I decided to cut back to a beer every 1-2-3 days and have been able to keep it at that so far, but I am still feeling like total crap! I have maybe slept 8 hours total in the past two to three days.

Substituting Doesn't Always Work

Substituting one kind of beverage for another does not help you taper off alcohol if you consume the same number of standard drinks as you usually have. One 12 ounce can of beer contains the same amount of alcohol as a 6-ounce glass of wine or a mixed drink containing 1.5 ounces of alcohol.

Sometimes trying to substitute can backfire on you. Another site visitor shared her experience with substituting wine (which she did not like) for beer, which was her preferred choice:

I started drinking wine to taper, the first week I drank more wine than beer, which led to being even drunker than the beer that I consumed daily. The next week I slowly started tapering. I measured ounce by ounce until I got it down to the last ounce. Part wine and part water. Nasty? yes, but it worked.

For Some, Tapering Is the Answer

One reason so many people who try to quit drinking relapse at least once before successfully quitting is due to the unpleasant withdrawal symptoms they experience. When the symptoms get really bad, they go back to drinking to get relief.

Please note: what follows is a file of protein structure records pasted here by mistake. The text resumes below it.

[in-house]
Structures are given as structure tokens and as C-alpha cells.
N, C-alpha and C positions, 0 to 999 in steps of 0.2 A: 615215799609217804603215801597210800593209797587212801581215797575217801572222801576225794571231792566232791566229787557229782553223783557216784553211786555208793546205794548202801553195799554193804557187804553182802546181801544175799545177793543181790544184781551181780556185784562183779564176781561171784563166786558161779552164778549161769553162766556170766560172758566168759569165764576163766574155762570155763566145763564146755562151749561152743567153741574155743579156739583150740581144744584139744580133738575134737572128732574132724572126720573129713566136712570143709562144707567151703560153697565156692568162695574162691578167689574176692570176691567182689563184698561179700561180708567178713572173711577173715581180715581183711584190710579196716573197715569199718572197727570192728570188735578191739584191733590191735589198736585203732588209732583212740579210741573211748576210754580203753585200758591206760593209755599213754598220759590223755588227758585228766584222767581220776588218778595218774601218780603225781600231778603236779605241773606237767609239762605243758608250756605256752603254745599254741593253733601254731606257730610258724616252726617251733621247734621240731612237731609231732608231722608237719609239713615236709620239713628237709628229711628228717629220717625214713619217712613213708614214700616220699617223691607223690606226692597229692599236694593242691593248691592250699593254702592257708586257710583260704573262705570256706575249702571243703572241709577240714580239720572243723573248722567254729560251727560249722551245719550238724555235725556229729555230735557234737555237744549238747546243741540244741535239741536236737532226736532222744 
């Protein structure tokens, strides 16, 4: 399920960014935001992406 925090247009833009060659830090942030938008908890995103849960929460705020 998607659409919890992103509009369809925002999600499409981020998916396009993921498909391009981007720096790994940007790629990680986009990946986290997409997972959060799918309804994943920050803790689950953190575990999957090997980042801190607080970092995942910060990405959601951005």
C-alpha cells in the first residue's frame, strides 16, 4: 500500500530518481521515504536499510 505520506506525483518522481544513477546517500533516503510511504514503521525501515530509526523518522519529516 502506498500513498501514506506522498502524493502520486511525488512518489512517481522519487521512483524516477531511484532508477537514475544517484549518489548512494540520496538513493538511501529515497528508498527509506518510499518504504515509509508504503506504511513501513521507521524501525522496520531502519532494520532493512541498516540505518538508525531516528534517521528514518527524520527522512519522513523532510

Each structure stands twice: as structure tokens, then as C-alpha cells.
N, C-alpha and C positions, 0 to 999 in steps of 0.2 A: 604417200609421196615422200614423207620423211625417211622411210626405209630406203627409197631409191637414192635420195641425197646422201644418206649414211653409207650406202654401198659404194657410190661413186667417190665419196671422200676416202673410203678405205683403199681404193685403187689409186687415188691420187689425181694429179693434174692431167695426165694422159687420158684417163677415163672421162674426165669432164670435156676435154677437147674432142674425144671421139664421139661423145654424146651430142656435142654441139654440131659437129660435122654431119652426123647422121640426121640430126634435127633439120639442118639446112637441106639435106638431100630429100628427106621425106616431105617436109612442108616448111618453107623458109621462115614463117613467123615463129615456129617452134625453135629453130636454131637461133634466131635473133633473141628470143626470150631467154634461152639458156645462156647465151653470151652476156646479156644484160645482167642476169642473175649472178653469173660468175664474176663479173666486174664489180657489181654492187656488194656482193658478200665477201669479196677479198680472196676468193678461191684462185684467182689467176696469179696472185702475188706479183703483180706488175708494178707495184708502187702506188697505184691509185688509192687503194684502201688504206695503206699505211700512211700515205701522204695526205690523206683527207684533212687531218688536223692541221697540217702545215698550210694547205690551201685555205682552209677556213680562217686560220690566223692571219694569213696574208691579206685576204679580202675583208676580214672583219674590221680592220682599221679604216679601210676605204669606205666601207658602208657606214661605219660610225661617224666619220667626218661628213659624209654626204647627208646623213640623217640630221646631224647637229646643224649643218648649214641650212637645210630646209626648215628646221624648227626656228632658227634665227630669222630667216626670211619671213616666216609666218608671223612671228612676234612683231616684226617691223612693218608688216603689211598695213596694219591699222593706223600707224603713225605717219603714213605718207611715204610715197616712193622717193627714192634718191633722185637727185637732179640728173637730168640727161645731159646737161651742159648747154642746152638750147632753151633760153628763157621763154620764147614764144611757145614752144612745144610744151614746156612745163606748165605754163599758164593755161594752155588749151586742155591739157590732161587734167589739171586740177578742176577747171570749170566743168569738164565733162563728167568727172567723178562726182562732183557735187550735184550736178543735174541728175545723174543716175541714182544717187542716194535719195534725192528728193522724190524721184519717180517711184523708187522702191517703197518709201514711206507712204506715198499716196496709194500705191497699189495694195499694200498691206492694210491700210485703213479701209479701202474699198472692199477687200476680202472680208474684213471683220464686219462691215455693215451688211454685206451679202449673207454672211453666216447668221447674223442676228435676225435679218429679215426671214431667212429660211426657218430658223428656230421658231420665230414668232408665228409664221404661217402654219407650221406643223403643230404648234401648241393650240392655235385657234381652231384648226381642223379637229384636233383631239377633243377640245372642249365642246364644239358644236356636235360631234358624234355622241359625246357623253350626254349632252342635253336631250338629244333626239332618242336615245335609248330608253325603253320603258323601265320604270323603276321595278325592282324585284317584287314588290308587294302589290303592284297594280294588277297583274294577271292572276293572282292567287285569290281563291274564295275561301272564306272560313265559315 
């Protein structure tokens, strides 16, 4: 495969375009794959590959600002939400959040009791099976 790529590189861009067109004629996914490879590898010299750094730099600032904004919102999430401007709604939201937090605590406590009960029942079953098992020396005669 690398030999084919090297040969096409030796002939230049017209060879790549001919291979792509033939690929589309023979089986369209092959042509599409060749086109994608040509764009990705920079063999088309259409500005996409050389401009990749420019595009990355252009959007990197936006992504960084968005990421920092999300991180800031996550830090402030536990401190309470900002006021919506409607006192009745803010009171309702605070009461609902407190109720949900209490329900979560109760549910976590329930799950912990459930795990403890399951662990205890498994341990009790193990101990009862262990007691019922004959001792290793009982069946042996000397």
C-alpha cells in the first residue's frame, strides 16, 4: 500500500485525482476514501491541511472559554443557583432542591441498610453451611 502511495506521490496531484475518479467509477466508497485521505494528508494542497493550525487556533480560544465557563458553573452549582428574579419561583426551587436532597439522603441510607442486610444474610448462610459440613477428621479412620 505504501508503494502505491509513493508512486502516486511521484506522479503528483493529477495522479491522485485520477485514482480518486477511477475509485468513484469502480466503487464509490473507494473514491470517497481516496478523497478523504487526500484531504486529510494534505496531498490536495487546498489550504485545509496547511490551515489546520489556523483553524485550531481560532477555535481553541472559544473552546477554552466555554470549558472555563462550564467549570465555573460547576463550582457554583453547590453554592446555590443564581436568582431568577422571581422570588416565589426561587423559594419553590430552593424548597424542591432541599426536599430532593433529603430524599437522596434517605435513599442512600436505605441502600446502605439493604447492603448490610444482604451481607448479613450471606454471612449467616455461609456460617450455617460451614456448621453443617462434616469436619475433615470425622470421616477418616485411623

For some drinkers who relapsed after facing severe withdrawals, the answer was to taper off first, rather than suddenly quitting cold turkey. Here are some success stories from visitors to this site who were able to quit successfully:

Withdrawal Symptom-Free

This time, I tapered, having two to four beers for about four or five days and I have been absolutely withdrawal symptom-free.

Tapering Was Not Easy

It was a minute by minute, hour by hour thing at first. It took me three weeks to do it. It was not easy, but I knew it was the only way for me. I had to be determined and strong to fight it.

Better Than Cold Turkey

This time, I tapered off I was drinking 2 or 3 bottles of wine (sometimes a fifth of tequila or bourbon) per day. I tapered with 2 to 4 beers a day. It wasn't all that easy, but far easier than cold turkey.

Step Toward Getting Better

I could not take time off from work or family and tapered off in five days by stretching out time intervals between drinks. It was a long week, but it eventually ended. Each hour you go without a drink is a step toward getting better.

Cutting Down to Zero

I weaned off a bottle of brandy or vodka onto two or three bottles of wine a night down to zero. I have had zero symptoms after drinking all day every day for the past six years.

Getting Help for Withdrawals

If you find that you are one of those drinkers who cannot taper their alcohol consumption consistently or if you find that you begin to experience withdrawal symptoms by merely cutting back, don't give up.

You don't have to let the fear of alcohol withdrawal stop you from cutting back or quitting. You may decide to seek medical treatment for withdrawal symptoms or you may decide to enter a professional detox or rehab center.


National Institute on Alcohol Abuse and Alcoholism. "Rethinking Drinking: Alcohol and Your Health." February 2009.

National Institute on Alcohol Abuse and Alcoholism. "What's a Standard Drink?" Updated 2005.

National Institutes of Health. "Alcohol Withdrawal." MedlinePlus Updated February 2009.